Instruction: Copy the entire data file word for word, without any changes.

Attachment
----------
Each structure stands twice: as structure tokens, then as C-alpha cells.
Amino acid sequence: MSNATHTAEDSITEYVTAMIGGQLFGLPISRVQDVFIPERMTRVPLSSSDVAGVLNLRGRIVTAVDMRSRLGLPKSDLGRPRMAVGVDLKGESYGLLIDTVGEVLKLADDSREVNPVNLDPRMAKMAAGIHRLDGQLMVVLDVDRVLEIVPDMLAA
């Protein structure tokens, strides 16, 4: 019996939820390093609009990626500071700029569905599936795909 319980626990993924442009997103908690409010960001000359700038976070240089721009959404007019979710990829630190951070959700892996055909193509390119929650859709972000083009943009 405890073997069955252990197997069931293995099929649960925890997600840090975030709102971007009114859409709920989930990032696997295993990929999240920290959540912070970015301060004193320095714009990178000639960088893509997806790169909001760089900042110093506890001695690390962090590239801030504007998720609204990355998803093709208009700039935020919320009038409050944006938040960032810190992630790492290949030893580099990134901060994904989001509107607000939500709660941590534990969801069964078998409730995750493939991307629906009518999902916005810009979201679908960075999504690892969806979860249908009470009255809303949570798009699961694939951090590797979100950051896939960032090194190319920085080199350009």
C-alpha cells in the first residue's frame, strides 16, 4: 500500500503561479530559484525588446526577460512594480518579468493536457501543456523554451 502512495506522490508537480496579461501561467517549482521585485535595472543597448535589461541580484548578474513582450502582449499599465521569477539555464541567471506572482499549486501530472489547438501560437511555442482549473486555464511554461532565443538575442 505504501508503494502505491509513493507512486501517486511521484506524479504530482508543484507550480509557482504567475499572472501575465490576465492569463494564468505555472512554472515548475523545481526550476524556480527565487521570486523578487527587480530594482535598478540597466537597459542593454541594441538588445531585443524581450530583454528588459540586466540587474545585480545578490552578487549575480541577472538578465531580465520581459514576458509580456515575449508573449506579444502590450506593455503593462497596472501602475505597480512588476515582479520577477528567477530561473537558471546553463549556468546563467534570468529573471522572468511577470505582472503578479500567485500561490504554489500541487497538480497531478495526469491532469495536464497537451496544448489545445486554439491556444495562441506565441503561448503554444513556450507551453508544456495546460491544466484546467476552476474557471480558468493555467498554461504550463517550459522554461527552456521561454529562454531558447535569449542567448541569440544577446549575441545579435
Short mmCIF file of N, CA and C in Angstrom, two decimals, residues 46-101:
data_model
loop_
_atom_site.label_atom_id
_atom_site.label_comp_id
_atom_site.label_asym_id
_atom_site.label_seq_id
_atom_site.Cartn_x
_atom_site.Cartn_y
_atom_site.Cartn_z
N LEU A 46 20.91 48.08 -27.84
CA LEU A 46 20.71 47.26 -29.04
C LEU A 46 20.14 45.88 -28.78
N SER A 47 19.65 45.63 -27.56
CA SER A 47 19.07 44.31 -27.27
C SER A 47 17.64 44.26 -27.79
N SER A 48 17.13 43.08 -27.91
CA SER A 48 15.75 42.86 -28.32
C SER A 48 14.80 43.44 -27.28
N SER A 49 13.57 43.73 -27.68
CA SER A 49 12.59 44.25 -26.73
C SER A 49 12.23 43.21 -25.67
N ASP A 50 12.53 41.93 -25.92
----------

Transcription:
Each structure stands twice: as structure tokens, then as C-alpha cells.
Amino acid sequence: MSNATHTAEDSITEYVTAMIGGQLFGLPISRVQDVFIPERMTRVPLSSSDVAGVLNLRGRIVTAVDMRSRLGLPKSDLGRPRMAVGVDLKGESYGLLIDTVGEVLKLADDSREVNPVNLDPRMAKMAAGIHRLDGQLMVVLDVDRVLEIVPDMLAA
């Protein structure tokens, strides 16, 4: 019996939820390093609009990626500071700029569905599936795909 319980626990993924442009997103908690409010960001000359700038976070240089721009959404007019979710990829630190951070959700892996055909193509390119929650859709972000083009943009 405890073997069955252990197997069931293995099929649960925890997600840090975030709102971007009114859409709920989930990032696997295993990929999240920290959540912070970015301060004193320095714009990178000639960088893509997806790169909001760089900042110093506890001695690390962090590239801030504007998720609204990355998803093709208009700039935020919320009038409050944006938040960032810190992630790492290949030893580099990134901060994904989001509107607000939500709660941590534990969801069964078998409730995750493939991307629906009518999902916005810009979201679908960075999504690892969806979860249908009470009255809303949570798009699961694939951090590797979100950051896939960032090194190319920085080199350009």
C-alpha cells in the first residue's frame, strides 16, 4: 500500500503561479530559484525588446526577460512594480518579468493536457501543456523554451 502512495506522490508537480496579461501561467517549482521585485535595472543597448535589461541580484548578474513582450502582449499599465521569477539555464541567471506572482499549486501530472489547438501560437511555442482549473486555464511554461532565443538575442 505504501508503494502505491509513493507512486501517486511521484506524479504530482508543484507550480509557482504567475499572472501575465490576465492569463494564468505555472512554472515548475523545481526550476524556480527565487521570486523578487527587480530594482535598478540597466537597459542593454541594441538588445531585443524581450530583454528588459540586466540587474545585480545578490552578487549575480541577472538578465531580465520581459514576458509580456515575449508573449506579444502590450506593455503593462497596472501602475505597480512588476515582479520577477528567477530561473537558471546553463549556468546563467534570468529573471522572468511577470505582472503578479500567485500561490504554489500541487497538480497531478495526469491532469495536464497537451496544448489545445486554439491556444495562441506565441503561448503554444513556450507551453508544456495546460491544466484546467476552476474557471480558468493555467498554461504550463517550459522554461527552456521561454529562454531558447535569449542567448541569440544577446549575441545579435
Short mmCIF file of N, CA and C in Angstrom, two decimals, residues 46-101:
data_model
loop_
_atom_site.label_atom_id
_atom_site.label_comp_id
_atom_site.label_asym_id
_atom_site.label_seq_id
_atom_site.Cartn_x
_atom_site.Cartn_y
_atom_site.Cartn_z
N LEU A 46 20.91 48.08 -27.84
CA LEU A 46 20.71 47.26 -29.04
C LEU A 46 20.14 45.88 -28.78
N SER A 47 19.65 45.63 -27.56
CA SER A 47 19.07 44.31 -27.27
C SER A 47 17.64 44.26 -27.79
N SER A 48 17.13 43.08 -27.91
CA SER A 48 15.75 42.86 -28.32
C SER A 48 14.80 43.44 -27.28
N SER A 49 13.57 43.73 -27.68
CA SER A 49 12.59 44.25 -26.73
C SER A 49 12.23 43.21 -25.67
N ASP A 50 12.53 41.93 -25.92